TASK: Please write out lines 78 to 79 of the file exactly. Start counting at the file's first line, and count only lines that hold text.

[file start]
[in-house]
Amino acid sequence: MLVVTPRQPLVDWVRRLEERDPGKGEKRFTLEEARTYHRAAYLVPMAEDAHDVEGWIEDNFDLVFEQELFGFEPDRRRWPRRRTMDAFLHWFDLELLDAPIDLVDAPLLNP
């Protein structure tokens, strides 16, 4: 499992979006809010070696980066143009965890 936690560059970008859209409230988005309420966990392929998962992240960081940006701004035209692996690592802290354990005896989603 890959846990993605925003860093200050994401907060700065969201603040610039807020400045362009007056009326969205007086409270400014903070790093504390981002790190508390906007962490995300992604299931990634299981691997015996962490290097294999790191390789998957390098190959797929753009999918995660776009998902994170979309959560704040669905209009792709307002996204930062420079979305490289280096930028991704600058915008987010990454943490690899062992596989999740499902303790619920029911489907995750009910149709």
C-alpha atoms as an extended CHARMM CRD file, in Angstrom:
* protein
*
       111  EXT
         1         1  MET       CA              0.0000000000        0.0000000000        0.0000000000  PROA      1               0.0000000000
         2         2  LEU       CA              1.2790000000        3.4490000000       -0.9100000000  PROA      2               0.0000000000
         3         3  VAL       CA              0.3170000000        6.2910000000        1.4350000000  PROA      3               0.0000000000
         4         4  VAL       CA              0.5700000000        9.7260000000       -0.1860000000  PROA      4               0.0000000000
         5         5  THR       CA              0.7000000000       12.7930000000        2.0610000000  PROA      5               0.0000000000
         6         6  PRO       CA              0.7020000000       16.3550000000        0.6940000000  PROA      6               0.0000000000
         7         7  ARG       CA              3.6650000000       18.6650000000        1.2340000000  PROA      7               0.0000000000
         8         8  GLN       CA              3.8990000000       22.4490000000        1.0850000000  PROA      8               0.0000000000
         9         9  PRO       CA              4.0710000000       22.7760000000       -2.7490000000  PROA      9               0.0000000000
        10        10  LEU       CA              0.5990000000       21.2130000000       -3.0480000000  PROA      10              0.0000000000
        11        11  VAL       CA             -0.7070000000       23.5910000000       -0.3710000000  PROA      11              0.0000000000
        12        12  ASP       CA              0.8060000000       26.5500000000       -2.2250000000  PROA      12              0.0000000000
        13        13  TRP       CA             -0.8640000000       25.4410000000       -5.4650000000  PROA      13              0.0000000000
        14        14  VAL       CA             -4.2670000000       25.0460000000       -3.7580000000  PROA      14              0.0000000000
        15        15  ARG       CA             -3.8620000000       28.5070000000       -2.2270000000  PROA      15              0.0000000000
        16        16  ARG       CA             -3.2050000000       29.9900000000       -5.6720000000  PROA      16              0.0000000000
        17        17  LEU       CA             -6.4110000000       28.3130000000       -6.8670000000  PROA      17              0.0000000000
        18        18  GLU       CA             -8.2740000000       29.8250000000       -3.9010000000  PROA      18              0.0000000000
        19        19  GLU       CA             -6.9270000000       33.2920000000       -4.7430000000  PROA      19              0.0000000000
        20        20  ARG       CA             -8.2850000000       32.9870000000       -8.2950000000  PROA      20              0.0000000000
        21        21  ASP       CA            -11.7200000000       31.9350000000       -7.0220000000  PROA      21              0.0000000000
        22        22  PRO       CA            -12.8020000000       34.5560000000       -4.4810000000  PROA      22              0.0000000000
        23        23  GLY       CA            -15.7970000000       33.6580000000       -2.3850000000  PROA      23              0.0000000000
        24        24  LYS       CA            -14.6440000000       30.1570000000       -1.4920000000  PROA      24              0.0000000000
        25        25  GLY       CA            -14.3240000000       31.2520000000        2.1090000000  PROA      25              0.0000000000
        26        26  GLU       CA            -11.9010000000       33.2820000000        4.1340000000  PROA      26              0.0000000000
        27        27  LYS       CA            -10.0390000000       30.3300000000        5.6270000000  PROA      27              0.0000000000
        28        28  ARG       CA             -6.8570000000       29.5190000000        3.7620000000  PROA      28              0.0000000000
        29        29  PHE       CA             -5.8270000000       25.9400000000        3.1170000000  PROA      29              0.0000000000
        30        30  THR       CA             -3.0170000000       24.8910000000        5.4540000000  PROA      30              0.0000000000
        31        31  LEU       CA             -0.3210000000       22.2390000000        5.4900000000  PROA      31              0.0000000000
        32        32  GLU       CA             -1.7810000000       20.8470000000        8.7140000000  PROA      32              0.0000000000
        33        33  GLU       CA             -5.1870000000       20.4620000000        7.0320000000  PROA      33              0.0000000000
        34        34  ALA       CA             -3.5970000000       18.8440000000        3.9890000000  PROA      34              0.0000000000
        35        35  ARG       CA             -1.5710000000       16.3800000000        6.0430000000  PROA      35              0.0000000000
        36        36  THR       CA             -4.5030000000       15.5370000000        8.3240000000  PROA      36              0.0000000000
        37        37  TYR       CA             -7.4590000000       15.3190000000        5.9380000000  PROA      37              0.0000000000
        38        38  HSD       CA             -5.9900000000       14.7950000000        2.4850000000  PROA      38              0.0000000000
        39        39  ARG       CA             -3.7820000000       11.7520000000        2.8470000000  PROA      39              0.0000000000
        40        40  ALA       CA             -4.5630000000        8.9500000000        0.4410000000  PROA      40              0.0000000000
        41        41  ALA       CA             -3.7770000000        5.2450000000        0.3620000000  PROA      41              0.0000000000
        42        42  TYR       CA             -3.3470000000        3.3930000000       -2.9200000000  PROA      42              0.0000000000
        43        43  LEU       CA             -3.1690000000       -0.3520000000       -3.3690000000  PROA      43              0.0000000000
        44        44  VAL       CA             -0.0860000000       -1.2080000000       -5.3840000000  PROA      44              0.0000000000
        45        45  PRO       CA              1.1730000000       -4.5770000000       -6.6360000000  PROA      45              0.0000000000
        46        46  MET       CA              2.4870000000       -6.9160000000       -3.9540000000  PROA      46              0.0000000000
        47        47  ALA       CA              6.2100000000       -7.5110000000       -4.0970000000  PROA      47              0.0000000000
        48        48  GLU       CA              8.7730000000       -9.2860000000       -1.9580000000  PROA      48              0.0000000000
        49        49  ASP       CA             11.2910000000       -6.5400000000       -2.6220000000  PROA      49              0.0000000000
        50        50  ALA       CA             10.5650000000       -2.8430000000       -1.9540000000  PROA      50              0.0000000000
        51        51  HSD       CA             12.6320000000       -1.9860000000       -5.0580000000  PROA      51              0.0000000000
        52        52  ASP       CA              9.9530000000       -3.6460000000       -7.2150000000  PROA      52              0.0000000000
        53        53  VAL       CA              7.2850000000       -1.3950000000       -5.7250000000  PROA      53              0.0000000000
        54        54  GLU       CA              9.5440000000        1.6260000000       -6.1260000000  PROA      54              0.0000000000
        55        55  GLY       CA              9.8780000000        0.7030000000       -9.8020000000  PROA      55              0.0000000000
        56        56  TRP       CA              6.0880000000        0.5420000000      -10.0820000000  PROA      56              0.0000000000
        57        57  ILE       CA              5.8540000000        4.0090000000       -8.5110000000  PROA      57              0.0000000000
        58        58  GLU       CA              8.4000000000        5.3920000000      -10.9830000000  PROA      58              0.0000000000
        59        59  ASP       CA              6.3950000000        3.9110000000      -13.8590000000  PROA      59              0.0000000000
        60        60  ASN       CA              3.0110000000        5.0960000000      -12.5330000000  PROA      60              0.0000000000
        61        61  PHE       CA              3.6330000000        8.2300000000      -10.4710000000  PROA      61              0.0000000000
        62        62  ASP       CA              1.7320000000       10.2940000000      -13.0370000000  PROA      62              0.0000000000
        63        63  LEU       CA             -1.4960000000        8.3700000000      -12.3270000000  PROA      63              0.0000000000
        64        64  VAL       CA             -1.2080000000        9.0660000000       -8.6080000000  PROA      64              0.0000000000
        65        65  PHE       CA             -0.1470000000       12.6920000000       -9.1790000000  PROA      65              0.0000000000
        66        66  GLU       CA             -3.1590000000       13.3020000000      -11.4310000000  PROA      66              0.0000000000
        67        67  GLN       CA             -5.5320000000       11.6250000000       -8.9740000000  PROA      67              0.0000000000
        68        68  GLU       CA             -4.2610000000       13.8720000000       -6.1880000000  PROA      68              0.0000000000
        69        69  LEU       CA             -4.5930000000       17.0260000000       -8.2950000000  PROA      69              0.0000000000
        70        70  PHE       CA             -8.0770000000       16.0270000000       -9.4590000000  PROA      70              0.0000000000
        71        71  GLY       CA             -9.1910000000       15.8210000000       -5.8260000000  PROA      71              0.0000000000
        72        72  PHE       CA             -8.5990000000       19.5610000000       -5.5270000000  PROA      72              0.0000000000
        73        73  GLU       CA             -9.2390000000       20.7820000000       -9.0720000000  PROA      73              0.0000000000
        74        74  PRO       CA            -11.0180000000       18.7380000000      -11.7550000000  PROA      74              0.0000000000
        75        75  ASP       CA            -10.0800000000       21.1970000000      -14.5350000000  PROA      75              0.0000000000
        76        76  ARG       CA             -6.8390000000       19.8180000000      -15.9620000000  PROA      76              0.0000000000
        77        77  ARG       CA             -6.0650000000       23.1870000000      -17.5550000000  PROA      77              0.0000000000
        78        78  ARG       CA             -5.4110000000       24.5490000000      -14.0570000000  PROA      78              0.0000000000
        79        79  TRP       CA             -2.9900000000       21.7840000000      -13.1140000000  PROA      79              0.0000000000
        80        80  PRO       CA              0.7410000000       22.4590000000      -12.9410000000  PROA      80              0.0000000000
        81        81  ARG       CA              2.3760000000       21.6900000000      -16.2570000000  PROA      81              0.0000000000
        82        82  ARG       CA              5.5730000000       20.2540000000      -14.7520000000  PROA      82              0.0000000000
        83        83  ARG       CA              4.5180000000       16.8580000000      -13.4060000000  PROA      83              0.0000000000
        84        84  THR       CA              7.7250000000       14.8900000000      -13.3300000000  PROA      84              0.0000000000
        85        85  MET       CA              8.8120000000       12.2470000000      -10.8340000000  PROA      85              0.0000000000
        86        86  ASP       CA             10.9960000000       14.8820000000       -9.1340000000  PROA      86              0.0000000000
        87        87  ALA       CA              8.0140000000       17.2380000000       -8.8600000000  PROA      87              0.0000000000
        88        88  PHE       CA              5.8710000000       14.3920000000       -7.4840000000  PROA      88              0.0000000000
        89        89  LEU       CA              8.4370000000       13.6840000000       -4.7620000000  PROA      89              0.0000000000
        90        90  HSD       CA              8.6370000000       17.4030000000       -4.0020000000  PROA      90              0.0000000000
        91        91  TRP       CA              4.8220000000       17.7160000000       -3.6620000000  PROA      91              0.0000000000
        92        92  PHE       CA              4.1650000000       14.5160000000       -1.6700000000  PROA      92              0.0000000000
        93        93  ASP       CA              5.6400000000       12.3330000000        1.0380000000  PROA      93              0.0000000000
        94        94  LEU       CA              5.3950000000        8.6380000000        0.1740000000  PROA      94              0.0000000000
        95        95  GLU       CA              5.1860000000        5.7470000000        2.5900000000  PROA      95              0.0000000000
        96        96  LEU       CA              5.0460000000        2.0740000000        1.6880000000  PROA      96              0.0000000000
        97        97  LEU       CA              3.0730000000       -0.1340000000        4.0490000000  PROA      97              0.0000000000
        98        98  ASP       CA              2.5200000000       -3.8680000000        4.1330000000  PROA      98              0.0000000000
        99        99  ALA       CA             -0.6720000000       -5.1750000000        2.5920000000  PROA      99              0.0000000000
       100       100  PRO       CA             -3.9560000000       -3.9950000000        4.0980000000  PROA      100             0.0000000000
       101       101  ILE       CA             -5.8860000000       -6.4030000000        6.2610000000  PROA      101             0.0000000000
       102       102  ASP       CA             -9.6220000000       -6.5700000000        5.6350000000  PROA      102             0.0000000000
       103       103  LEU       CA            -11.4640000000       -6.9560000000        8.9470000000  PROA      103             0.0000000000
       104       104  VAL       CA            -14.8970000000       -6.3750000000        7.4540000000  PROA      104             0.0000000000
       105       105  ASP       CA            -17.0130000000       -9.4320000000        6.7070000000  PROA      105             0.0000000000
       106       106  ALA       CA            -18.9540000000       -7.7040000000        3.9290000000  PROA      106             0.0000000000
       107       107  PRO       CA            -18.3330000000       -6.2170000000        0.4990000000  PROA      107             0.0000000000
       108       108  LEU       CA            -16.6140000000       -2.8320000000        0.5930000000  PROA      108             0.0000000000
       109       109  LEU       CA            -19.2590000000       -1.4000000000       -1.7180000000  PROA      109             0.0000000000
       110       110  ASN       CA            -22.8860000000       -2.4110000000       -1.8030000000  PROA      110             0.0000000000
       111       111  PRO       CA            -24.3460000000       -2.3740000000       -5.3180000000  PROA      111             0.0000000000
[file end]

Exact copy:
        71        71  GLY       CA             -9.1910000000       15.8210000000       -5.8260000000  PROA      71              0.0000000000
        72        72  PHE       CA             -8.5990000000       19.5610000000       -5.5270000000  PROA      72              0.0000000000